Scholarly Software Editions

The NEH and other U.S. federal government agencies are pushing the digital humanities projects to result in something that can be shared. If this is an application that people can use, especially an application that resides on a central server, then the NEH is also wanting provisions for long-term maintenance. Ultimately, digital humanities projects should seek to be a resource that other scholarly work can build on. In this post, I want to explore what this might mean for web-based applications.

We need to balance the control an author has over their work and the interest in the wider academic world in having access to that work. We need to balance the pressure of evolution of a project with the need to have a stable representation that other work can reference.

I believe the way to do this is to introduce the idea of the project edition. This mirrors how reference works are produced in print media. Libraries and journals already have developed a system for working with such editions.

After an edition is printed, the publisher will sometimes produce an errata listing all of the errors corrected. Some of these corrections will be made for the next printing. Editions are usually produced when the changes are so large that the work is substantially different and shouldn't serve as a substitute for the earlier version.

Editions help researchers communicate on which version of a work they are building their own work. This helps other researchers verify their work and possibly reproduce it. If the foundation is constantly shifting, then reproducibility can't be reliably verified.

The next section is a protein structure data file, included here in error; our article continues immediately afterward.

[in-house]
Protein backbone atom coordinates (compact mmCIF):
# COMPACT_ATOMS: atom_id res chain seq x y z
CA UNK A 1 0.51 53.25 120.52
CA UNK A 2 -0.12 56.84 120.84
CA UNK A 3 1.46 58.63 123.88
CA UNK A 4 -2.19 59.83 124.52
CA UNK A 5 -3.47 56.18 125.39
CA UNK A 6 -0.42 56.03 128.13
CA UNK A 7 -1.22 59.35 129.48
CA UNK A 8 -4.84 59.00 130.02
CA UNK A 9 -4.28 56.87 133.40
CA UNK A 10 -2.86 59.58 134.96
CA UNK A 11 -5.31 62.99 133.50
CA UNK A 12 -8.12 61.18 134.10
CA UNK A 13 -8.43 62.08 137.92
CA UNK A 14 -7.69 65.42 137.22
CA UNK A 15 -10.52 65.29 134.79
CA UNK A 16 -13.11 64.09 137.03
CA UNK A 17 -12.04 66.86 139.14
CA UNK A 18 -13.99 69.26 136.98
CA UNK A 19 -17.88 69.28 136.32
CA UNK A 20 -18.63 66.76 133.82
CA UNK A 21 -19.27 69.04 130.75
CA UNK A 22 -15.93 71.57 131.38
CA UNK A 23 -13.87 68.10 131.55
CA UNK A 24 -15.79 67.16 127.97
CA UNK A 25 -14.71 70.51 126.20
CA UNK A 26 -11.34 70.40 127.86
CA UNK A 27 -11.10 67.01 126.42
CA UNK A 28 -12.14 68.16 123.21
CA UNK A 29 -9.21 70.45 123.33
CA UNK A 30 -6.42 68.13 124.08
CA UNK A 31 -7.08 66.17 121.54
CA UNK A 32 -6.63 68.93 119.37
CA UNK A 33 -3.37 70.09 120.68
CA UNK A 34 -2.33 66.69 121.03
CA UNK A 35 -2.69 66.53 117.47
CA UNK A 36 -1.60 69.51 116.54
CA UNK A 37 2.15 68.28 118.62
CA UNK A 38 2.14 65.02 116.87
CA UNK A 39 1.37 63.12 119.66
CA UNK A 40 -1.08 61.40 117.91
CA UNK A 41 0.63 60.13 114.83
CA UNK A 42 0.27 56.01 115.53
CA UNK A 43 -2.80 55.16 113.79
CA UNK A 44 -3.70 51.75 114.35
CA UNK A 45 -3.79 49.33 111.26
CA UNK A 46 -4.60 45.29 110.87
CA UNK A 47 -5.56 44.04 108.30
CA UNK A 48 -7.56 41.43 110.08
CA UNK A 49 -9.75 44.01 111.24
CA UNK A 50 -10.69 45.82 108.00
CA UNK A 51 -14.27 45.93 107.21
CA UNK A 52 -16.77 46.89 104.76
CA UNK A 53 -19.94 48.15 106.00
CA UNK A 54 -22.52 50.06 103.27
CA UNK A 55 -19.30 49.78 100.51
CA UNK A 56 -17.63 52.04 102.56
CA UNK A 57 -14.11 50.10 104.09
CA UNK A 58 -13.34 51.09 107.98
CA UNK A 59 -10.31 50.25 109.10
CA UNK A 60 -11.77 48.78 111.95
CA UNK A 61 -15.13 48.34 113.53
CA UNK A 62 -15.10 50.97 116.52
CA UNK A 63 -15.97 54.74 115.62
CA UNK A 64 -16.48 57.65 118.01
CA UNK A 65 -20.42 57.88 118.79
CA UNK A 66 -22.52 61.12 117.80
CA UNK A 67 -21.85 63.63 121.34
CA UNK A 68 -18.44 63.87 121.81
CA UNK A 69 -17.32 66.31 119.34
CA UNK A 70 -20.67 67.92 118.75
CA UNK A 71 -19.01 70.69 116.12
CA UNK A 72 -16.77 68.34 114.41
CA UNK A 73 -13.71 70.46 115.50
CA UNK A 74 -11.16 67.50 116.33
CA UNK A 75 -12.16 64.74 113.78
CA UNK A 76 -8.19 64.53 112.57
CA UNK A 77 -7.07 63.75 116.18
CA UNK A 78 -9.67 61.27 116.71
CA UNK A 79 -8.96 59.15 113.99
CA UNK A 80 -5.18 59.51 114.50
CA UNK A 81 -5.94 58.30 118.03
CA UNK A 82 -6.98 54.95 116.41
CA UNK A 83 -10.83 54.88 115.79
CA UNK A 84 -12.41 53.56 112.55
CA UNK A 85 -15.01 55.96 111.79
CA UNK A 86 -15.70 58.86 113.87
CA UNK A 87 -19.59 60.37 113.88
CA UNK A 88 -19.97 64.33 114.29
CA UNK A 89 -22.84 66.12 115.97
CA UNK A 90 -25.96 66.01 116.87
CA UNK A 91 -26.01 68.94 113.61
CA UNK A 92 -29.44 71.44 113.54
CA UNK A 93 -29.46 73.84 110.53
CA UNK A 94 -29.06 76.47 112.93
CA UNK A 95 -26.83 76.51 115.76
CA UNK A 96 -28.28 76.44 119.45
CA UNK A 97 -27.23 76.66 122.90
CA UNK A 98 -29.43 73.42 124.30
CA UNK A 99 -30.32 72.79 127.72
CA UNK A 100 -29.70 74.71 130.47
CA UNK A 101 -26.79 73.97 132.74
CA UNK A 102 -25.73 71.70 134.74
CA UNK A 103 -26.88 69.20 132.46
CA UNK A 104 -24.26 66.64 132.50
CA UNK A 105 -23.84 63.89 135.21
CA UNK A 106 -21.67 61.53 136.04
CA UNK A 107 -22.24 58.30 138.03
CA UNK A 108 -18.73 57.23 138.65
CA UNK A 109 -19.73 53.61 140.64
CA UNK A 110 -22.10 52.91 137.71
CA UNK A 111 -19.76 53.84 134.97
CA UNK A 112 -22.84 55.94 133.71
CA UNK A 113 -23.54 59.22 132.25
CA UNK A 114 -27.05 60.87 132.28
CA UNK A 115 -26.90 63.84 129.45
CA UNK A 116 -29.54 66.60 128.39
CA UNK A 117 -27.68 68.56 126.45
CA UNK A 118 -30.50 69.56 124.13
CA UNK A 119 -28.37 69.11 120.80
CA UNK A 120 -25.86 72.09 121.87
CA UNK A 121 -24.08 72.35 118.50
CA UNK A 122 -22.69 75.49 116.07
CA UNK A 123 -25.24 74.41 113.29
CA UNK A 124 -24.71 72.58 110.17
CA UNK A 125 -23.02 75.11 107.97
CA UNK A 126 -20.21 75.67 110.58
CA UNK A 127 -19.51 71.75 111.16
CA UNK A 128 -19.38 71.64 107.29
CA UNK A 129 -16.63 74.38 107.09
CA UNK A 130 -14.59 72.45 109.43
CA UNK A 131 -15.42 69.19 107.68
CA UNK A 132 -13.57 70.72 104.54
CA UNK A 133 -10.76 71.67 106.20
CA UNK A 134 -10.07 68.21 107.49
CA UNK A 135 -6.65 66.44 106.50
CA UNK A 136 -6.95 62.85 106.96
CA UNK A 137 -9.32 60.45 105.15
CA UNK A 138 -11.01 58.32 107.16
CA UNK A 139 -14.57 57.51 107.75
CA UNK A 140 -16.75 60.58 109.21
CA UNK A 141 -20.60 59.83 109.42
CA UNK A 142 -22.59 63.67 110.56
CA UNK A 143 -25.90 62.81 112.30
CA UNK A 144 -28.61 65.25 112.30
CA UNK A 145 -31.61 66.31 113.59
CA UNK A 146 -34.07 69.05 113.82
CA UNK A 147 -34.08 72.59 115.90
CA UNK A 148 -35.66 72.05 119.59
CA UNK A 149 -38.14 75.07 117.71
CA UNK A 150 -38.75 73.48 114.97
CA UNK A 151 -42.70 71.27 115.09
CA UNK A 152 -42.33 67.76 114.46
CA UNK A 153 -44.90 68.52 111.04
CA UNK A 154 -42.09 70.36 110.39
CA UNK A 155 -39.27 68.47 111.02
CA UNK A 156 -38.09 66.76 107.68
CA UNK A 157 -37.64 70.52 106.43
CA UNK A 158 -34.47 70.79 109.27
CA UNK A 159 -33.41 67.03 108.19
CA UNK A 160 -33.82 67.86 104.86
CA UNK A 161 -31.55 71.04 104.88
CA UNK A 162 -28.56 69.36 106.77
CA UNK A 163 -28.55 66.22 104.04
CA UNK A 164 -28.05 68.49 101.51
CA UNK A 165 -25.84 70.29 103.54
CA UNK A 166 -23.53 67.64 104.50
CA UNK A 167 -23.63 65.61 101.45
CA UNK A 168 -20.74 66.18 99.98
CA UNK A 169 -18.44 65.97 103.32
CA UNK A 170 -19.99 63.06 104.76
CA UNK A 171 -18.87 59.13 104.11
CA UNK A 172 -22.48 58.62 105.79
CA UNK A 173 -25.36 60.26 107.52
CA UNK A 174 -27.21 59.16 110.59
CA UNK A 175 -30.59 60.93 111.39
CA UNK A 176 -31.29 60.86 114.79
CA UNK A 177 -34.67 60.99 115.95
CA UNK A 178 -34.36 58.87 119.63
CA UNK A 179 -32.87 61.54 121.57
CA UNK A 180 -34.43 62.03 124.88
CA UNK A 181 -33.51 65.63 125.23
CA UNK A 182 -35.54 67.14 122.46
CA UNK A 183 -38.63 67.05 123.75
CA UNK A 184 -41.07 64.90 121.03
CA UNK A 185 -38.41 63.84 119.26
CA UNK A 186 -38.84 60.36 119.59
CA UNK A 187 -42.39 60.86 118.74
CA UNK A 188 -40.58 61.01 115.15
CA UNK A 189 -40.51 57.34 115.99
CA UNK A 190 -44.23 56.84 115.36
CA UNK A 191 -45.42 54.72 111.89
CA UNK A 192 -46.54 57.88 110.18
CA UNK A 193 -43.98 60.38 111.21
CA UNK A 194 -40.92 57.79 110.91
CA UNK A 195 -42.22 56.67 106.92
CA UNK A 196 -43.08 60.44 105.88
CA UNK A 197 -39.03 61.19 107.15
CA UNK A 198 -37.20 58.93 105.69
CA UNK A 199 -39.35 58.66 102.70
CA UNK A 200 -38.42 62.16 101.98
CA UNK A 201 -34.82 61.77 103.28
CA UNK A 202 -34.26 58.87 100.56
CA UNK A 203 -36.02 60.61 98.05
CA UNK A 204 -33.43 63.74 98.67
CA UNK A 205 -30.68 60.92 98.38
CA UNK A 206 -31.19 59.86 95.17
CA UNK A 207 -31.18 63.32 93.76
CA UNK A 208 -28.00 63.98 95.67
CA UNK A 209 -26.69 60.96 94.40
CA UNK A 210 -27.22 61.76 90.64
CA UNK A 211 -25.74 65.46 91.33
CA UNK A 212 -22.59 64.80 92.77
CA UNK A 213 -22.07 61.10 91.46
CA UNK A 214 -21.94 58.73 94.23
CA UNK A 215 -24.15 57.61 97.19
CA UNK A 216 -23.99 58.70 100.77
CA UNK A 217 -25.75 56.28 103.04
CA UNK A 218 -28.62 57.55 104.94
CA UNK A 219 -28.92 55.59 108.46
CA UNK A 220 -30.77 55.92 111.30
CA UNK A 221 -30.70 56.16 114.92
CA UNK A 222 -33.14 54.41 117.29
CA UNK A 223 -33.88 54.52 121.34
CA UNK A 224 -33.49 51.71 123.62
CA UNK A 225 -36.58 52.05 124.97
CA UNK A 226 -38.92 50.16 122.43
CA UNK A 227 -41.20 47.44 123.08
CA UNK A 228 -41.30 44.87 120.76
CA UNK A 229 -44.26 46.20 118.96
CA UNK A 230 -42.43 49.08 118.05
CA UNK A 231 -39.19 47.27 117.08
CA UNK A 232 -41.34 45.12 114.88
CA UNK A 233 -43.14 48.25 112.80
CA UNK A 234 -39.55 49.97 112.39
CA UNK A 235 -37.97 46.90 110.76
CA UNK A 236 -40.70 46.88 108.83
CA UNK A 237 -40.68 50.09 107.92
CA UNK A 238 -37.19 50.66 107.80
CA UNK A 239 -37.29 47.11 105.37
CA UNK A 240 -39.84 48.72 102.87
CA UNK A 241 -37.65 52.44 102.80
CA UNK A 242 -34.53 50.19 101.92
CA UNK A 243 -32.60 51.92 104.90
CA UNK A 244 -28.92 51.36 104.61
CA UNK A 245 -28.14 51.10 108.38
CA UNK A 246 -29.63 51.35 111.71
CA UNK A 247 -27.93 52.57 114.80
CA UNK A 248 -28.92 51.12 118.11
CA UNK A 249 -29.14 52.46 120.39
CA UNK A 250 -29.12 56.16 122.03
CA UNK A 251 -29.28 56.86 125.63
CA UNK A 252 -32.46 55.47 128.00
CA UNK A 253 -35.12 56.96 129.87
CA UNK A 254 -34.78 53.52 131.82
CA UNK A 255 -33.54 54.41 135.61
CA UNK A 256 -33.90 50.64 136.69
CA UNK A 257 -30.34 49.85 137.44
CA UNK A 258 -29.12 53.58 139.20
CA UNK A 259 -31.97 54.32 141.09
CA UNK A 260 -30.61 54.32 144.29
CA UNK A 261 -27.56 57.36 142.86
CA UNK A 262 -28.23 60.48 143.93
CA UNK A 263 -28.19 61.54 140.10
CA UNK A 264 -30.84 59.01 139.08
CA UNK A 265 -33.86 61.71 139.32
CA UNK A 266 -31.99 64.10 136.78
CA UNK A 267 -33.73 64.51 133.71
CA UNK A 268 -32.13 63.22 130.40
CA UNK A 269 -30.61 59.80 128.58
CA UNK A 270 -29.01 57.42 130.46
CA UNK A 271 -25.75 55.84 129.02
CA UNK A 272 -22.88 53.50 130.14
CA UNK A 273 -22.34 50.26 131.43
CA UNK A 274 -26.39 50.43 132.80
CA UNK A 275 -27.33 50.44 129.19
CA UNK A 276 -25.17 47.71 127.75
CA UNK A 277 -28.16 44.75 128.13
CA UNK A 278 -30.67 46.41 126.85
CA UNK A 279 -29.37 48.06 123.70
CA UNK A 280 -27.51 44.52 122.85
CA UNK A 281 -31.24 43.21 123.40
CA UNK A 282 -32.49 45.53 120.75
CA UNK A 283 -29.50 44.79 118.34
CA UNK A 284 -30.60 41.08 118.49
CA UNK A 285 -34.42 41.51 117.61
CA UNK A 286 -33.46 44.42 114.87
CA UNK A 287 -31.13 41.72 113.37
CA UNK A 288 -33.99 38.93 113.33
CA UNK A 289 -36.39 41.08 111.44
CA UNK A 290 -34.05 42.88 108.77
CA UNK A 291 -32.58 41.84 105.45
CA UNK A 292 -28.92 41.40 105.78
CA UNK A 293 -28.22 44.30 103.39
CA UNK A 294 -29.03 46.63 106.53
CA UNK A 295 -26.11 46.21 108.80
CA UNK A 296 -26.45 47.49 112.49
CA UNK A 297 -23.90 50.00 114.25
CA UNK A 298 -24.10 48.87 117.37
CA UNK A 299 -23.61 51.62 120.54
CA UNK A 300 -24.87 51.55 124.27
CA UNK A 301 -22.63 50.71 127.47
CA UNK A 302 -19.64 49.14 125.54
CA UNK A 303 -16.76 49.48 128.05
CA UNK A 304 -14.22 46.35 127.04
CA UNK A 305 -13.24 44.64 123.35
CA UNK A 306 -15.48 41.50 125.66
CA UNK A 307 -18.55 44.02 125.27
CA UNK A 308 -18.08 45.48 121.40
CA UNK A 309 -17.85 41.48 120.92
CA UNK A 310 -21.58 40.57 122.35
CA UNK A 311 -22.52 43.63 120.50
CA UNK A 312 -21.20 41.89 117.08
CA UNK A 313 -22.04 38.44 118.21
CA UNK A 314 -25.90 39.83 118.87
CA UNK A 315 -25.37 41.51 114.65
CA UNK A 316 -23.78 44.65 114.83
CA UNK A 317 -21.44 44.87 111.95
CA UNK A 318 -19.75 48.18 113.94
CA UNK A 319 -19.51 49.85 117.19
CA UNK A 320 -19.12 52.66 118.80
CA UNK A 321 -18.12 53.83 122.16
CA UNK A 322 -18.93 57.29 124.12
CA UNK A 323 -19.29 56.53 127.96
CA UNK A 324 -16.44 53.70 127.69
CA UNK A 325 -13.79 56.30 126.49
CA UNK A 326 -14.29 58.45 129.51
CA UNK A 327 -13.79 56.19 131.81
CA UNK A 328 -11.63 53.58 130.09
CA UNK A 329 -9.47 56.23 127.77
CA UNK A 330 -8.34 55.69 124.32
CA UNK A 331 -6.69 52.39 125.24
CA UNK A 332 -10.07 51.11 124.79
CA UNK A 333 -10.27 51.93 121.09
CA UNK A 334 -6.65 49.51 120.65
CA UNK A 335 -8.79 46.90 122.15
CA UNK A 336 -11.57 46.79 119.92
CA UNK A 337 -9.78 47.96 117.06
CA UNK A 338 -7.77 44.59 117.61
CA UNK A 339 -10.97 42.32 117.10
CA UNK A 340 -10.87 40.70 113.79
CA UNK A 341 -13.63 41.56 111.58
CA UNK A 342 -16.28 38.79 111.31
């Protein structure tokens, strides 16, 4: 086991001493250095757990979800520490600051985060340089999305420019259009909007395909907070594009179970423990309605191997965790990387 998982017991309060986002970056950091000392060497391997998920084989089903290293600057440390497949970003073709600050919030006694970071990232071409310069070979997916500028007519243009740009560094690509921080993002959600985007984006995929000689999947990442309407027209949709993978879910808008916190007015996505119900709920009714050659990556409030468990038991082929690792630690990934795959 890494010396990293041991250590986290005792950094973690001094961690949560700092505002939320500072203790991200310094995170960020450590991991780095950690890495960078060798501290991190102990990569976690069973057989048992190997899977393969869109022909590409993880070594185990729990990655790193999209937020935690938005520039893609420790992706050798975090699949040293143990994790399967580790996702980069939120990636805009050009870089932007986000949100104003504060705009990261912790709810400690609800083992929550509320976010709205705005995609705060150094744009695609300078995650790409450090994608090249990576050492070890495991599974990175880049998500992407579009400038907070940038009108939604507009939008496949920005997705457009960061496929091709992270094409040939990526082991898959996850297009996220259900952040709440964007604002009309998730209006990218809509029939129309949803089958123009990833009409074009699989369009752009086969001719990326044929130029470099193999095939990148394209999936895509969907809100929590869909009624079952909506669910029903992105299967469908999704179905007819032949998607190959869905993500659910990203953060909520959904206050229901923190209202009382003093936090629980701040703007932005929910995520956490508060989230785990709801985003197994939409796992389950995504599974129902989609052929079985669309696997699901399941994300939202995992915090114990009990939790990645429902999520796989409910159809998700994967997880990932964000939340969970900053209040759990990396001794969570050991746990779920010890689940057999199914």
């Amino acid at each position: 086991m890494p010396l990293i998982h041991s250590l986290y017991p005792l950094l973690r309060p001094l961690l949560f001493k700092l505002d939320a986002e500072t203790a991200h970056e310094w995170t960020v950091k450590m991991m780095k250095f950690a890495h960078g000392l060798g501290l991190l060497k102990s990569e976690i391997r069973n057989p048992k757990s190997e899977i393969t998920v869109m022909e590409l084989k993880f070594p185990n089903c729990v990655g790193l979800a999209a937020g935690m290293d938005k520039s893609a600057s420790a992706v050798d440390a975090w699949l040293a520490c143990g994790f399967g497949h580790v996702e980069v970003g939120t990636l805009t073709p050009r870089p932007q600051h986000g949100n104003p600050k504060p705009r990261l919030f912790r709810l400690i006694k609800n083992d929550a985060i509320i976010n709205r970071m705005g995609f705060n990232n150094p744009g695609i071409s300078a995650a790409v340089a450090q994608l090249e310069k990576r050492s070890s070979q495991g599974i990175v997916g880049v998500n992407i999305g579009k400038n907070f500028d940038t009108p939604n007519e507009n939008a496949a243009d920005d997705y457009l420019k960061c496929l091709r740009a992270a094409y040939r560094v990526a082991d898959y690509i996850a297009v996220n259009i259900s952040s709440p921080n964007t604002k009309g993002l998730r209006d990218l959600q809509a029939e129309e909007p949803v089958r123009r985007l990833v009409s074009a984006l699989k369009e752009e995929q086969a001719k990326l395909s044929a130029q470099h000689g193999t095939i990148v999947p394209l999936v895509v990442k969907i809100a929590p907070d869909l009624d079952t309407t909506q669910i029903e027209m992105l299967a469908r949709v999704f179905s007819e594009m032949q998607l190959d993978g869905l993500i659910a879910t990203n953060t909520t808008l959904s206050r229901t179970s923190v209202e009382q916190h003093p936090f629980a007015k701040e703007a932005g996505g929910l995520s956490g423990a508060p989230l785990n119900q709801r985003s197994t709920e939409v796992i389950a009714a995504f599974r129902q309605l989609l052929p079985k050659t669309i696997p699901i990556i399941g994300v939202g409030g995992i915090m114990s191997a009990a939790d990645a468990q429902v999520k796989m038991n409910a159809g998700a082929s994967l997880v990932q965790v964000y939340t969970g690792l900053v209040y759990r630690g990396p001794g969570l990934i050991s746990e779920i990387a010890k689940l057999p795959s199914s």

Trying to build an edition of a web application shows that such an application consists of two parts: the data on which the application is built, and the interface that allows people to explore that data.

To preserve reproducibility, we need to keep changes to a minimum and publish what they are. For the interface, this means that new features should be saved for new editions. New data can be added to the project without breaking reproducibility if the interface has a way to restrict its data at the user's discretion to what was available at an earlier date. We also need to publish when data has been added or changed.

Another property of printed material is that when a new edition comes out or the author moves to another institution, the older editions already in a library's collection remain. Once a work has been made available for others to build on, it remains available.

For digital works, continued availability requires a permanent home for a particular edition. This requires commitment from both the institution and the author. Institutions need to provide the infrastructure on which an edition could run, consisting of the server platforms and the URL namespaces, and authors need to grant the institution a license to run the edition in perpetuity with permission to make sufficient modifications to keep it running (just asBeowulf requires translation before the story is accessible to most English speakers today).

Such a license does not restrict future work of the author. Future editions of the application and data can run anywhere the author chooses. By granting such a license though, the author ensures that they will not be the reason that their work won't be found if referenced by another project.

In summary:

  • Digital humanities projects need to follow a versioning model that produces discrete editions that can be referenced.
  • These projects need to publish a list of any changes that are made to the published editions of the interface and data.
  • Institutions need to make the infrastructure commitment that allows for long-term maintenance of these projects.
  • Authors need to make the licensing commitment that allows for long-term maintenance of these projects.